The other day, I had a consult with a mother in the hospital about some breastfeeding issues. It turned into a double consult seeing how the mom's neighbor in the room was also having difficulties getting her baby to nurse. I sat there, and before, during, and after changing positions, giving tips, and explaining some stuff, I repeated many many times, continually emphasizing skin-to-skin contact with the baby in question. I've been almost obsessively carrying around the breastfeeding book entitled Ina May's Guide to Breastfeeding. I'd suggest anyone who's planning on breastfeeding, or is breastfeeding, or who is a breastfeeding advocate to pick up this book. Chocked full of reliable evidence based care information, it also sheds much light on Kangaroo care, as skin-to-skin contact is referred to. Let's look deeper into the points Ina May brings out.
Kangaroo care was first developed in Bogota Colombia as a low-tech method of care to stabilize premature babies through early and prolonged skin-to-skin contact in a position resembling that of a kangaroo and its offspring. The method was initially promoted because of its cost-effectiveness, but subsequent research has shown that it is equally effective in countries with plenty of resources.(1)
Uninterrupted kangaroo care is extremely beneficial and not to be overlooked immediately after birth. Unfortunately it is the norm for the mother to hold her baby for just a few minutes before having the baby whisked away to be weighed, measured, and given its first bath. All these procedures which many seem to think should take precedence over mother and baby first bonding, are actually in effect not necessary in a normal and uneventful vaginal birth, that must take place the minute the baby's born and its cord has been clamped and cut because the baby's weight and height will not change during the first hour of life. As Ina May points out in her book, it is actually very feasible to have the baby examined right there being face down on your chest or abdomen seeing how the initial evaluation or Apgar test is an observation of the baby's breathing rate, heart rate, muscle tone, reflex irritability, and skin color. If done this way, the examination needn't upset your baby by being rushed off into a setting that is unfamiliar, cold, bright and often times devoid of emotions.
Why is it so important that a mother and baby not be disturbed if at all possible right after birth? If we look at other mammals and studies which observed the sensitive period immediately following birth we can learn a lot. "General findings have been that later separation of mother and young could be tolerated, that is, long lasting bonds had been formed, as long as the separation did not occur during the sensitive period just after birth. However, in sheep, if the separation occurred just after birth and extended for four hours or so, half of the ewes (female sheep) simply wouldn't take care of their babies when they were reunited. In another study, when ewes were given epidurals in labor, they refused to take care of their lambs at all". As humans though, we are much more adaptable than sheep, goats and rats, but seek to understand the principle behind the comparison as to how important it is to keep mother and baby together if at all possible.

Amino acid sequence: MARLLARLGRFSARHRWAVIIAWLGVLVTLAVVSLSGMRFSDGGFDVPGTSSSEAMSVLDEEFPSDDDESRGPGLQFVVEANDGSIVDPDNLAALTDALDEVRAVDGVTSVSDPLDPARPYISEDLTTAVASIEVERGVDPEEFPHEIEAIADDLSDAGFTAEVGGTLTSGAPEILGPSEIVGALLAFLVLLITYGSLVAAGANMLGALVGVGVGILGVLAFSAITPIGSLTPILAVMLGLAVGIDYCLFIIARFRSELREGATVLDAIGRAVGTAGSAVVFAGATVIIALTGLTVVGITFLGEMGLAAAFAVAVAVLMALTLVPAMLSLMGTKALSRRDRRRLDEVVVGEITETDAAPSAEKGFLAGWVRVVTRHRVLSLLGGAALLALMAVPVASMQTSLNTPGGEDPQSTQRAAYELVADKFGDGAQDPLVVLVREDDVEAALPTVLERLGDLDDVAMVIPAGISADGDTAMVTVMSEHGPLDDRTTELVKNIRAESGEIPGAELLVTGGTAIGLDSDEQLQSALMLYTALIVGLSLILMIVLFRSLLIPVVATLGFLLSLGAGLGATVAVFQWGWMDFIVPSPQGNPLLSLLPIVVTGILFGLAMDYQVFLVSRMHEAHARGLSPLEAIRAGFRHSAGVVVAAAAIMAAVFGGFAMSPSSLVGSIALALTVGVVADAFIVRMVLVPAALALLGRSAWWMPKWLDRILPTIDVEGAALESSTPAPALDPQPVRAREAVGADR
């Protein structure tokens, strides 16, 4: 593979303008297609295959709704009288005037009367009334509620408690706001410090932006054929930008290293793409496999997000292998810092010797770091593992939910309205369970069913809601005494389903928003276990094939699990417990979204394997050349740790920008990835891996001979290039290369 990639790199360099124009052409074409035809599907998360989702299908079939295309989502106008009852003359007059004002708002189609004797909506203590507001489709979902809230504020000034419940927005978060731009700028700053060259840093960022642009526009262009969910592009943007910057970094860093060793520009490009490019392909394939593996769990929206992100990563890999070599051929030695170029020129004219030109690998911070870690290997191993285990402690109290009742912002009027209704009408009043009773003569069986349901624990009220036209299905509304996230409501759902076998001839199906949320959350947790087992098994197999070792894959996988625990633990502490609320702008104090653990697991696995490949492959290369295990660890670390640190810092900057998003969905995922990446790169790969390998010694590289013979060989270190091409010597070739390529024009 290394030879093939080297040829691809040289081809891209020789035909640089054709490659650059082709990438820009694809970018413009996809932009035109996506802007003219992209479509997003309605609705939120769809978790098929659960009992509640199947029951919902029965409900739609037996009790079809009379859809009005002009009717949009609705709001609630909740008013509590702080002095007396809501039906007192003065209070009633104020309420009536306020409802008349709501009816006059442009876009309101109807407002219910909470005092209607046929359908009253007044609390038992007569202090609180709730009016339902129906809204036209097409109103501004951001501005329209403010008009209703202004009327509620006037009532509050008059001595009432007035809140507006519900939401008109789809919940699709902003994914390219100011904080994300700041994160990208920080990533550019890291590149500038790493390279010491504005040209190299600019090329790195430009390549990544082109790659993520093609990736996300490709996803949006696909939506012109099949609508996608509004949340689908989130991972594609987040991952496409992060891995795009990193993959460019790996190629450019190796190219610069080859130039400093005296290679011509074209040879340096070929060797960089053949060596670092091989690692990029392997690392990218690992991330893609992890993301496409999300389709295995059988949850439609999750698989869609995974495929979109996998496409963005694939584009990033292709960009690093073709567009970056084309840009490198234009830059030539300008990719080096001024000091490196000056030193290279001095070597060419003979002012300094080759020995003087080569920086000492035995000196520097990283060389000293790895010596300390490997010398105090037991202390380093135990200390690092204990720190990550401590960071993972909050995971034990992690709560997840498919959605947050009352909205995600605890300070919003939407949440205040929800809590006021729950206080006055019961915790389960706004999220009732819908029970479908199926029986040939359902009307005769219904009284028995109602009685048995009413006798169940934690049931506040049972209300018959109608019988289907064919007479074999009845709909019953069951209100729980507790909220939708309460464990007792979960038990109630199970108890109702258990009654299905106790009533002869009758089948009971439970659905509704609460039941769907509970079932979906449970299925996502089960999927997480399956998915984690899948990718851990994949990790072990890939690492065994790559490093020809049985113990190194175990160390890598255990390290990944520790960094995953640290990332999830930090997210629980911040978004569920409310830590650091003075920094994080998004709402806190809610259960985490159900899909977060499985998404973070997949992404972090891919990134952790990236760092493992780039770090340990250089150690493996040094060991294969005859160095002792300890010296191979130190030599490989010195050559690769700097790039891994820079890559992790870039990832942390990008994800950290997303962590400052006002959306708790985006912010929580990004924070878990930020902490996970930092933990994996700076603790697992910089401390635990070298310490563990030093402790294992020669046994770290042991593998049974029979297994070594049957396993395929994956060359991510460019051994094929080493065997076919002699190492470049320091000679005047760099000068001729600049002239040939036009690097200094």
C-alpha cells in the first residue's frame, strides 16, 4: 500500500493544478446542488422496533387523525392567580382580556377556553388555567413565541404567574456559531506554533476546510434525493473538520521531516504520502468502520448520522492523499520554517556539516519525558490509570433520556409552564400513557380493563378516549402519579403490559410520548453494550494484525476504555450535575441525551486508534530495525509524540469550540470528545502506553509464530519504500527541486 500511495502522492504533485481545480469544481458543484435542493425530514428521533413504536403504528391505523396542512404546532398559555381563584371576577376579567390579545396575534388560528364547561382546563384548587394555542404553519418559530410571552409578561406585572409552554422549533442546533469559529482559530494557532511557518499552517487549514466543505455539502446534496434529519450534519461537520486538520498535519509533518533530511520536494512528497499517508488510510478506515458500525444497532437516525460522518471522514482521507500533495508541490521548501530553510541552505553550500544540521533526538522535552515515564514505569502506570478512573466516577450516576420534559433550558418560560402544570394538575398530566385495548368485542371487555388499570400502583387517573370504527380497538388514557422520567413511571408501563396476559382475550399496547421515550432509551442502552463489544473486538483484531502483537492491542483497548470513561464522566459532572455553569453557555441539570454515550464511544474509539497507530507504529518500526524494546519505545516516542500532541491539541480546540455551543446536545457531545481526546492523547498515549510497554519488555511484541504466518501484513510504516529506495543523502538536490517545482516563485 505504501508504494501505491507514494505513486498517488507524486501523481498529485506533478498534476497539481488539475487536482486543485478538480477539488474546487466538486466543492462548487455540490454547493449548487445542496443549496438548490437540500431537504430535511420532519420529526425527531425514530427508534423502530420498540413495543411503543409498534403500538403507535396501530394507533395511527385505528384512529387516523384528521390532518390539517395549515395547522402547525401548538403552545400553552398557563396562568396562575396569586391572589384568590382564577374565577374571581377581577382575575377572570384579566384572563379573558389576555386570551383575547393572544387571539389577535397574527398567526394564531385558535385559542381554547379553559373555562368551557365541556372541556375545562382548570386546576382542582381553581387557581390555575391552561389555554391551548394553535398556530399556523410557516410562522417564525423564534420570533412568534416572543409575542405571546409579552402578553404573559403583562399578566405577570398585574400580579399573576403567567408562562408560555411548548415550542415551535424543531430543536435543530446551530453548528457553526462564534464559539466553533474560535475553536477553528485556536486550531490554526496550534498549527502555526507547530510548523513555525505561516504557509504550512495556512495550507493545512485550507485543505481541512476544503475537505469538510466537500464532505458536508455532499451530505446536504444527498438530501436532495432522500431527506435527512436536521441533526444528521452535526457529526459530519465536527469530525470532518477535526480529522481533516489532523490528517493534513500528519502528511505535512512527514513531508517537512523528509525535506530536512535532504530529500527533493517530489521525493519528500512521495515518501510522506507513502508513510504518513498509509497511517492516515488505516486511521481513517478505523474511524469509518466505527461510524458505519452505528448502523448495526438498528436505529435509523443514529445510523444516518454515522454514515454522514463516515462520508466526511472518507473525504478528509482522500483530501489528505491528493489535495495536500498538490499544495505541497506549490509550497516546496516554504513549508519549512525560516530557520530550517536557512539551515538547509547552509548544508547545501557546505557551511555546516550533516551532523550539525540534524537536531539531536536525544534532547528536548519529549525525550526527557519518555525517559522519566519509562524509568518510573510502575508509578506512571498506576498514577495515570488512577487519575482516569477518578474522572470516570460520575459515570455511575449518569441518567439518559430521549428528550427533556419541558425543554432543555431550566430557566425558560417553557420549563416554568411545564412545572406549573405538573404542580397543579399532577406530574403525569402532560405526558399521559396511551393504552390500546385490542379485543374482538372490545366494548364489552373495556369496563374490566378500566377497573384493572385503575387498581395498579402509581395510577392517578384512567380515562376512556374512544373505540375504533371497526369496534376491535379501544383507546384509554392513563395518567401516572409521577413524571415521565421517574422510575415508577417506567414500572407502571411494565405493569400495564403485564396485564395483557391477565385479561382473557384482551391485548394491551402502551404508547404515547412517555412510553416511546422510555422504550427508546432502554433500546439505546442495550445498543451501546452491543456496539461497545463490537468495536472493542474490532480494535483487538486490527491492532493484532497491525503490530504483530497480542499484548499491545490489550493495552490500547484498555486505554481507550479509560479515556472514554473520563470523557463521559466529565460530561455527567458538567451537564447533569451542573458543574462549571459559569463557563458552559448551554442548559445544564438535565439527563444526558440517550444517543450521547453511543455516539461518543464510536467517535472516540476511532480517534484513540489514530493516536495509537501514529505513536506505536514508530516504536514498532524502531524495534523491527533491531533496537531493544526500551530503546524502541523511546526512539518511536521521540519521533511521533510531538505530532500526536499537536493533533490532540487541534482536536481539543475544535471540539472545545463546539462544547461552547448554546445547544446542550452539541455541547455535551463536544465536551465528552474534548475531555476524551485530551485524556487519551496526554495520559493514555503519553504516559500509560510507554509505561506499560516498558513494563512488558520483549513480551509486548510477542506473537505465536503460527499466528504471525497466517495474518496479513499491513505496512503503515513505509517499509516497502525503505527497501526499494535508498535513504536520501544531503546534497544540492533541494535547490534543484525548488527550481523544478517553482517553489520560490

When you were younger, has your family ever had a dog or a cat? When they have a litter, it is crucial not to touch any of them too soon after birth, especially with dogs, because if the mother dog/cat senses or smells that the offspring has been "contaminated" with human smell or any smell other than her own, they may reject or even eat their pups or whole litter. This reminds us how easily any maternal behavior could be disrupted by well meaning but ignorant human interference. To elaborate more on the importance of the "smell factor" Ina May goes on to say : "As for bathing (usually a routine hospital procedure just after birth), babies aren't born filthy. Blood, if present, may be gently wiped away, but the rest of what's on the baby's skin in conducive to the early initiation of breastfeeding, because the smell of the amniotic fluid is an important stimulant to the nervous system of both mother and newborn. The same principle should be applied to any attempt on the part of the nursing staff to wash your breasts. Two studies, prompted by scientists' awareness of the tendency for newborn mamals to find the smell of amniotic fluid attractive, considered the issue of smell in human infants. In one study, mothers and babies were kept together, and the mothers washed one of their breasts. More than seventy percent of the babies moved towards the unwashed breast (2). Another study separated babies from their mothers and placed them in a cot with a breast pad carrying their mothers' odor a few inches away from their nose. The same babies were also given a clean breast pad. Not suprisingly, most of the babies moved toward the pad that smelled like their mother" (3).